Free Michigan Quitclaim Deed Form

Legal Requirements for a Quitclaim Deed in Michigan

The Michigan law gives several types of real estate deeds. These deeds allow for the effortless and legal transfer of real estate, land or residential property from one party to another. One such document is the quitclaim deed. It is the most popular real estate deed, and its use and processes are the least complicated.

To be specific, the quitclaim deed in Michigan refers to the legally binding legal instrument that allows someone with ownership rights to a property to give up their rights to the property. You could also think of it as the document used to grant someone else rights to a named property. The person who gives up their rights to the property is the grantor while the person who receives rights to the property is called the grantee.

However, unlike the other types of real estate deeds, this document does not offer any warranties on the property transfer meaning that the grantee doesn’t get as much protection from the deed and they might not have any legal recourse against the grantee in the event of title issues. As a result, this document is also called a non-warranty deed as it differs from the other documents that offer warranty for titles. The document also goes by other names like quitclaim deed form or the quitclaim. Note that the deed is mistakenly referred to as a quick claim deed – while this is expressive of how fast the document facilitates real property ownership transfers; it is an incorrect name.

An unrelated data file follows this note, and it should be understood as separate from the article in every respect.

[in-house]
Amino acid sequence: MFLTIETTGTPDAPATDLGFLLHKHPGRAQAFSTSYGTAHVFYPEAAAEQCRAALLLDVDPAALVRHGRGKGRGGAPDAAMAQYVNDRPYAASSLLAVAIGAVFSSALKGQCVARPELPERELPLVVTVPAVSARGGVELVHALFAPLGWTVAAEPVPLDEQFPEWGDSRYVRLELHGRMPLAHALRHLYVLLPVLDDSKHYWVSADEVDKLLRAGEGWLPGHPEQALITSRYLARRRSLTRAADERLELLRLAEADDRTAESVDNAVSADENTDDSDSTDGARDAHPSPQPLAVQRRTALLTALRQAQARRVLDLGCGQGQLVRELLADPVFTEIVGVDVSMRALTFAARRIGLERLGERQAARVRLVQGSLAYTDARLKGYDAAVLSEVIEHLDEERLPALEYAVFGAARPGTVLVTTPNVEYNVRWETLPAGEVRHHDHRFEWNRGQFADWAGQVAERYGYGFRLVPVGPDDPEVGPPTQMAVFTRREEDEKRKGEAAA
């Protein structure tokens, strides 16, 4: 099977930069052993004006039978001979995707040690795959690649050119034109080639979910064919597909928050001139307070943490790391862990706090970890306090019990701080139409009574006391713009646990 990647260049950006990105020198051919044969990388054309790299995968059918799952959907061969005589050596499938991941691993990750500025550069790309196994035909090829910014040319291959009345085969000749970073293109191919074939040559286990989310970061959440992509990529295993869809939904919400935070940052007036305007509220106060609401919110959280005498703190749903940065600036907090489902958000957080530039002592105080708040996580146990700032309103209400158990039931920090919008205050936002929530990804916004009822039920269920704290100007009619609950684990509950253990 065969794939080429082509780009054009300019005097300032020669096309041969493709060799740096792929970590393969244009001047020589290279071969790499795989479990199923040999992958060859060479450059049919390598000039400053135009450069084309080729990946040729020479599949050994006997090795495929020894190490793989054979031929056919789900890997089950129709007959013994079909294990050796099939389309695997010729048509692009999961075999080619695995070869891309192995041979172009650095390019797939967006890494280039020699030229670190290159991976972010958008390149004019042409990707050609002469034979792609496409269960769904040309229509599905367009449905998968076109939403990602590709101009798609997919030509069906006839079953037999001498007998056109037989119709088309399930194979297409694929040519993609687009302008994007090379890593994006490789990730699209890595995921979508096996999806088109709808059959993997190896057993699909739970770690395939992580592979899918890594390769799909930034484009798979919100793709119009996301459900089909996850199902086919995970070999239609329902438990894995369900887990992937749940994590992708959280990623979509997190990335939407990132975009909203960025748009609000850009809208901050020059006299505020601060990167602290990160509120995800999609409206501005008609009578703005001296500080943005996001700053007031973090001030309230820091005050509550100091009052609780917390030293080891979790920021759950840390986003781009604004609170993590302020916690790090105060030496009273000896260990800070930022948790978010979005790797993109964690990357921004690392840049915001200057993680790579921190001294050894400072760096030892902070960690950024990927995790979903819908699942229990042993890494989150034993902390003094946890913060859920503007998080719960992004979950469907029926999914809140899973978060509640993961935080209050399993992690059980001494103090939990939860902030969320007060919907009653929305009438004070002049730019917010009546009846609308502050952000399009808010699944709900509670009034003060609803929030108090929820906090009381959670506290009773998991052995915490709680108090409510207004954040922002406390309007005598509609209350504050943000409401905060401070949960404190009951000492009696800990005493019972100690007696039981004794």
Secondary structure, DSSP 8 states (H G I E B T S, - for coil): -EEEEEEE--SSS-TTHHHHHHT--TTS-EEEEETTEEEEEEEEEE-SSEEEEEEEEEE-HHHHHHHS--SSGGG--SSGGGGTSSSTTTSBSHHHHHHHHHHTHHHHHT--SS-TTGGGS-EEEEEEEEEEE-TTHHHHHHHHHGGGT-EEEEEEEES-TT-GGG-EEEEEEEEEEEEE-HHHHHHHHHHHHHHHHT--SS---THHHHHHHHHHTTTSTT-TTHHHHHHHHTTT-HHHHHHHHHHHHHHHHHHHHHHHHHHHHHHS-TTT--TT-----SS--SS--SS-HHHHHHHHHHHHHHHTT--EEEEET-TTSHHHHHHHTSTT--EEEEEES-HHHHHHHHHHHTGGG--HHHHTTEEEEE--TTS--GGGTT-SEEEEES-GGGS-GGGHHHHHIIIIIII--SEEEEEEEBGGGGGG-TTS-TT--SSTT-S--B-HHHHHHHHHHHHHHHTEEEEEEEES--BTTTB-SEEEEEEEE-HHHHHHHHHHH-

Since the document comes without any warranties, it is common between families and generally people who trust each other.

  • Common uses of the quitclaim deed

    • To transfer real property between members of a family – the deed is commonly used to transfer property between parents and their children, or between siblings and other closely related families.

    • To add or remove a spouse from a title – whether from a marriage or a divorce, a quitclaim claim facilitates the addition or the removal of a spouse for the title of a real title.